His education and assistance helped me long past seminary.   After graduation, I accepted a call to a church and served as Minister of Christian Education.  To put it gently and kindly, it was a challenging experience.  I won’t go into the circumstances but I believe my experience became one of Dr. Galindo’s BFST case studies.   Yes, you can congratulate me at any time.   There are two important pieces of information that you need to know.  I would not have survived the five years of my ministry if it weren’t for Dr. Galindo.  First, he recommended me to take part in the Leadership in Ministry Family Systems workshop that is held twice a year.  And as a God given moment, the workshop met about 10 minutes from where I lived.  I took part and received some valuable help from fellow clergy and coaches who knew what I was going through.

The second piece of survival was the fact that he answered all of my phone calls and pleas for help.  I had him on speed dial.  Dr. Galindo knew I am an Enneagram 6 and encouraged me to work on my photography as a part of IMG_3383my spiritual practice to help me through this time.  He is an artist too and that helps him.  Check it out.  When I started interviewing at churches again, he helped me through the interview process.  He was my superhero.  He still is.

I know this blog entry is going to kill him, although at the same time he will be honored and maybe even do some shameless self-promoting about it.  He likes to do that sometimes, especially when he has a book to sell.  He even posted a review I wrote about one of his books. How cool is that??   Even though Dr. Galindo already knows the impact he has had on me, I want the world to know what a difference he made.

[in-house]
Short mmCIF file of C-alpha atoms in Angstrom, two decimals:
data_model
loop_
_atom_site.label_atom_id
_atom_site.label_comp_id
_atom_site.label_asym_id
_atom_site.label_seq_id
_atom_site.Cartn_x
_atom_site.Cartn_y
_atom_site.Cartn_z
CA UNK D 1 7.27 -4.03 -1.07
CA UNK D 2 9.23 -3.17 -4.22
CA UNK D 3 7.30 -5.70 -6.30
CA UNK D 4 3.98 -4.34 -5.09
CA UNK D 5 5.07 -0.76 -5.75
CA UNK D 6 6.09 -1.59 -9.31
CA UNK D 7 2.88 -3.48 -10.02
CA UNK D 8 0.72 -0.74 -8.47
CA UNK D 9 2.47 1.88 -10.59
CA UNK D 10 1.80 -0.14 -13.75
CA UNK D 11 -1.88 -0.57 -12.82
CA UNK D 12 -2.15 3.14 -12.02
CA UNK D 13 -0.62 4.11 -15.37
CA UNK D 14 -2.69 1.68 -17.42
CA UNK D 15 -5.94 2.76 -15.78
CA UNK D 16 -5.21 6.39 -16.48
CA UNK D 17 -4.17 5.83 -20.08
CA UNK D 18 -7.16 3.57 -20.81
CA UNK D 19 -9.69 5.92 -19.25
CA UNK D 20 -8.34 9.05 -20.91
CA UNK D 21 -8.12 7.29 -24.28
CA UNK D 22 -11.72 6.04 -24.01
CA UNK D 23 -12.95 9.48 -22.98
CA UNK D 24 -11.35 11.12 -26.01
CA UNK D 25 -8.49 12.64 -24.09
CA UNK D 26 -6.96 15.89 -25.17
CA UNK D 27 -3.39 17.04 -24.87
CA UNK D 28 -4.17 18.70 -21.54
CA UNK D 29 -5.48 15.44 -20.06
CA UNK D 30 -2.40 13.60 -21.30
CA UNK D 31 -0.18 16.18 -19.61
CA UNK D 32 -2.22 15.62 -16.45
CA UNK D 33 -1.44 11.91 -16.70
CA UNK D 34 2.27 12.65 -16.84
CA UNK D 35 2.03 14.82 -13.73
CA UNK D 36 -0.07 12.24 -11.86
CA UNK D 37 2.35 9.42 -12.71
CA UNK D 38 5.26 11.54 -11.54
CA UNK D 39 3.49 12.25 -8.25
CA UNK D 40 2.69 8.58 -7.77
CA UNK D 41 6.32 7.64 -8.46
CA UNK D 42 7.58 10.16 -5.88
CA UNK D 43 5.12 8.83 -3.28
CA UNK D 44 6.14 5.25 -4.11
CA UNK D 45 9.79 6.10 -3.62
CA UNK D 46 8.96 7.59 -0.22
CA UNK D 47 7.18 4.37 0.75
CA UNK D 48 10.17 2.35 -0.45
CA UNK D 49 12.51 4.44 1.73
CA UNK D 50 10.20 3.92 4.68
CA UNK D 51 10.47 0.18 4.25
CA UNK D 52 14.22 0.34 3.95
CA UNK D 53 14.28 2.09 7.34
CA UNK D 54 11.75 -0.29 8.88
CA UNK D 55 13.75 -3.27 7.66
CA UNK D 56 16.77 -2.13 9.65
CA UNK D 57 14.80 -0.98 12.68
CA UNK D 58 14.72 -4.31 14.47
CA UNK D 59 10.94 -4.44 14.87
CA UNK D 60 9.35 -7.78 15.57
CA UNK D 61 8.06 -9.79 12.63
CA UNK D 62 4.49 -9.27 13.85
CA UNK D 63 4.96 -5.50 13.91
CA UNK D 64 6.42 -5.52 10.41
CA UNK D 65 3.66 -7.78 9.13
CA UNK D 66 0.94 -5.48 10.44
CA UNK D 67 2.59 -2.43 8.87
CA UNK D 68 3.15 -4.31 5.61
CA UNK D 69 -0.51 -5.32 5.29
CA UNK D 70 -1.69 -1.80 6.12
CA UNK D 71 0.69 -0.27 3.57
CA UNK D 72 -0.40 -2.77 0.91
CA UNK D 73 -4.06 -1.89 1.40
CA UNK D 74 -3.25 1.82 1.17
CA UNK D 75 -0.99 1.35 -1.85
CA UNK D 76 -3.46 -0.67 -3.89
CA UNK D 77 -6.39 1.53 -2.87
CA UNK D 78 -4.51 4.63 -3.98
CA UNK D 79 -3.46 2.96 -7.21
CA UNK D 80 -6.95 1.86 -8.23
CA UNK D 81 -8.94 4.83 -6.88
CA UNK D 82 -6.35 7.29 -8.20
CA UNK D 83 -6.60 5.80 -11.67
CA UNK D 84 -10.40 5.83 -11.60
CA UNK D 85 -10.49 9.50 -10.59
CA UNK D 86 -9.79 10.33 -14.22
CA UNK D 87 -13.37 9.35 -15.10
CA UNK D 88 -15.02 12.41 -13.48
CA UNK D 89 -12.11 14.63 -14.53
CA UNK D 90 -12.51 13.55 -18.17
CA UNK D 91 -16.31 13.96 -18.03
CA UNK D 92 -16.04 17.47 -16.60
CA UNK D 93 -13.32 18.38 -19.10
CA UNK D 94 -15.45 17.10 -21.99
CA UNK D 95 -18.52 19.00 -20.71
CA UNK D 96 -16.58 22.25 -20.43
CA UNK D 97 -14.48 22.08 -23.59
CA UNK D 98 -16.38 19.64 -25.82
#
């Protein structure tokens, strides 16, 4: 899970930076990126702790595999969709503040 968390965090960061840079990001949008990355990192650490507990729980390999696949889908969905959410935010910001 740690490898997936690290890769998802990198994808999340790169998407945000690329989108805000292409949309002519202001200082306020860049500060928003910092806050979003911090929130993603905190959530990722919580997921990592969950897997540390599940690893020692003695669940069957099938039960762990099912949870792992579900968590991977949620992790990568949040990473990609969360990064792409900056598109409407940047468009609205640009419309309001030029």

It is National Teachers Appreciation Week.  Teaching is in my soul.  I wanted to be a teacher since I was a little girl.  I am no longer in the church setting, but I do believe I am still teaching as I follow a passion for IMG_2310chaplaincy.  I am teaching what was taught to me; by the man I consider a friend and a hero.  He saved me from a few tough situations and some terrible storms. More importantly, he saved me from myself in order to find my voice, and that has made all the difference in the world.

Thank you, Dr. Israel Galindo.  I still owe you lunch at the Jefferson but until then, I hope you can accept my thanksgiving and forever gratitude for what you did for me.

Note: There is a wonderful photo of Dr. Galindo and me after graduation.  Unfortunately, it is packed in the storage unit with everything else.  Be assured that it will be in my next office when the day comes, right next to the prayer and a can of Playdoh.

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One Response to Ode to Dr. Israel Galindo

  1. Linda, thank you for sharing this story – a tribute to an important colleague, mentor, co-learner, teacher, friend. I look forward to being his colleague in Lifelong Learning here at CTS.